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Are You Afraid of the Dark?

Tomorrow night, as the earth moves through and incinerates space dust caught in its atmosphere, we'll have an opportunity to witness the peak of the Perseid Meteor shower. It's said there will be up to 90 meteors an hour!

Our orbit takes us through this concentration of asteroid and comet debris every summer, but this year is extra special. Tonight is the new moon (and a super new moon, no less), which means no visible moonlight, and thus many more visible stars - shooting and otherwise.

For optimal viewing and to take full advantage of this astral event, over the weekend some friends and I camped overnight near a remote alpine lake in the North state.

The idea was to be somewhere with as little artificial light as possible. What we failed to fully consider was that the thick blanket of smoke created by fires raging in Shasta County would nearly obliterate our view for the first half of the evening. (Not to worry; a late night "thermal inversion"cleared the smoke long enough for us to eventually enjoy the show).

While the initial conditions were disappointing in one regard, they were also significant in at least one other. You see, smoke-socked skies + no moonlight + wilderness = utter darkness.

What an opportunity for reflection! Or rather, in the smokey pitch black, a lack-there-of ...

As the blackness set in, the four of us found ourselves huddled together on camping pads under sleeping bags, talking, laughing and awaiting the light. Not surprisingly, darkness is much easier to face when we're not alone.

* * *

I've been seeing a lot of new clients these days. What stands out most with newer clients is how fresh the experience is of sitting too long in the dark, all alone. Thus, we come into therapy feeling overwhelmed, disoriented, and frankly, terrified.

These feelings can be crippling - which is probably part of why so many of us wait to ask for help. Maybe we've been sitting in the darkness so long, we can't tell anymore which way is up. We may have even lost our faith in the coming light. Believe me, I know. Those nights can feel long.

As a therapist, I'm aware we're at times thought of as authority figures or people with some kind of cure. Myself, I prefer a different perspective - that we're more like guides through the darkness.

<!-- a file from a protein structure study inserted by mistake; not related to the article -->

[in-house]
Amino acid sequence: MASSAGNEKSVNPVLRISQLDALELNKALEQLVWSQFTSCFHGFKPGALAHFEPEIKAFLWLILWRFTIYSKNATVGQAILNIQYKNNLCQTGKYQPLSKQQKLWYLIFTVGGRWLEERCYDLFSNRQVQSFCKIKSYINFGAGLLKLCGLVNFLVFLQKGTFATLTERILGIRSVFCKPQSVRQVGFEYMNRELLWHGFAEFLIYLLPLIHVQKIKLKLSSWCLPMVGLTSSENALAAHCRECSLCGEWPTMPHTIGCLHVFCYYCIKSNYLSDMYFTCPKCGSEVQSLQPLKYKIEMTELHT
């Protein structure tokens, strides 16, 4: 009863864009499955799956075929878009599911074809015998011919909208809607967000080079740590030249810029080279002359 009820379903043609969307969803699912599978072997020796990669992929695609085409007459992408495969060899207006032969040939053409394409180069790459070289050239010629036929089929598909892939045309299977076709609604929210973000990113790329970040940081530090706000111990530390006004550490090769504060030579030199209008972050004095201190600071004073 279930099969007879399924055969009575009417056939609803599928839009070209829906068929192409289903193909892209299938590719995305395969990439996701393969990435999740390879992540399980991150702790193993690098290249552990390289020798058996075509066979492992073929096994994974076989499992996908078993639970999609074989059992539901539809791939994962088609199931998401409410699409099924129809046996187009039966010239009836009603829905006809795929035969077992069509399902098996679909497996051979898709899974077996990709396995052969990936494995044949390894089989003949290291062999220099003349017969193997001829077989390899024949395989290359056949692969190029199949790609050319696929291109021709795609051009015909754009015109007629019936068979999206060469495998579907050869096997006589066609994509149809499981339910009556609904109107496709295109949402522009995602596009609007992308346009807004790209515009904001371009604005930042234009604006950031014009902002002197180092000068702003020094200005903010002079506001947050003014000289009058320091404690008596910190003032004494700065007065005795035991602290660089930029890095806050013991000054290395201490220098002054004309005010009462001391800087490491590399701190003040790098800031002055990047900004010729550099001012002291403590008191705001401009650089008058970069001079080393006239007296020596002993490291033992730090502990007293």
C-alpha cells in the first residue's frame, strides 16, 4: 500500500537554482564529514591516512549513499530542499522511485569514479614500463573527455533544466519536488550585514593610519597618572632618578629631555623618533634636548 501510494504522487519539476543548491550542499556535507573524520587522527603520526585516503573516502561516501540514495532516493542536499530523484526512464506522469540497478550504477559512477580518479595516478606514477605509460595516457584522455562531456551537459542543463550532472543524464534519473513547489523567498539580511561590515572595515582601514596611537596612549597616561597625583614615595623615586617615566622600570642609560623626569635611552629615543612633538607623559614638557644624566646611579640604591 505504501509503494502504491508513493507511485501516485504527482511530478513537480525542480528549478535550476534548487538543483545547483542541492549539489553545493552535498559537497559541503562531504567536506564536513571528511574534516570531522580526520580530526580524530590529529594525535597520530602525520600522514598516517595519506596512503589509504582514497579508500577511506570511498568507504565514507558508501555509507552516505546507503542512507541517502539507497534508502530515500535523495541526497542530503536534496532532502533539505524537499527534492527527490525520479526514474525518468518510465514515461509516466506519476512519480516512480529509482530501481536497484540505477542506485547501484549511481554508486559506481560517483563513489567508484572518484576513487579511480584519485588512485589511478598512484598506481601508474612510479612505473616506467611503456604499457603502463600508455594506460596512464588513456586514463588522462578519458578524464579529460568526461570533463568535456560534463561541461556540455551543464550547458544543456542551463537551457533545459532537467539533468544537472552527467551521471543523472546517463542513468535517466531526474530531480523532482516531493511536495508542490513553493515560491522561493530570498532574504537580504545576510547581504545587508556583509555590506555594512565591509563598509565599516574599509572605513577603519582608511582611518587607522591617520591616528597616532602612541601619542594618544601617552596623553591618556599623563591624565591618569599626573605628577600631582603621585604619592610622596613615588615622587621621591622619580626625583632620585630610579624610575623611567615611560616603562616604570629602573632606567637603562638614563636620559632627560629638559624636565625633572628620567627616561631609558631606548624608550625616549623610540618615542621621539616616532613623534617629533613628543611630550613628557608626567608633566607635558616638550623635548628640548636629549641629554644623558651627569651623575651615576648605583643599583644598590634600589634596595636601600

During the daylight following the darkest night, while reading Goddesses in Every Woman, I discovered even more about my role as guide through the lens of Persephone. She's as familiar with darkness as anyone.

Although probably best known for being kidnapped and held hostage in and by Hades, during the process, Persephone transformed from damsel in distress into Queen of the Underworld! In doing so, her role shifted from frightened maiden to Guide, as she put herself in service to others who find themselves in similarly painful and unpleasant circumstances.

Persephone became familiar with fear, desperation and longing during her time in the dark - which in turn, prepared her for supporting others also making their way through to the other side. As the story goes, despite that after her initial escape she found herself still destined to darkness for one third of each year, rather than despairing, Persephone purposely transmuted the darkness into light.

* * *

My night with friends under the darkened sky distinctly illustrated the power and benefit of having good company during dark and threatening times.

It also reminded me of my own strength in this capacity. Like Persephone, I've been to the underworld and back. I've gained some skills, and found my way out. And I've returned with a certain regularity to do it all over again.

I know what it's like to be lost in the dark. And I imagine I'll always get scared. But I also know there's a way out, and I'm willing to help you find yours, if you're willing.

In the meantime, if you have the chance, get out there tomorrow night! Drive someplace far from city lights and reflect upon the night sky. You'd be surprised at what you may find.



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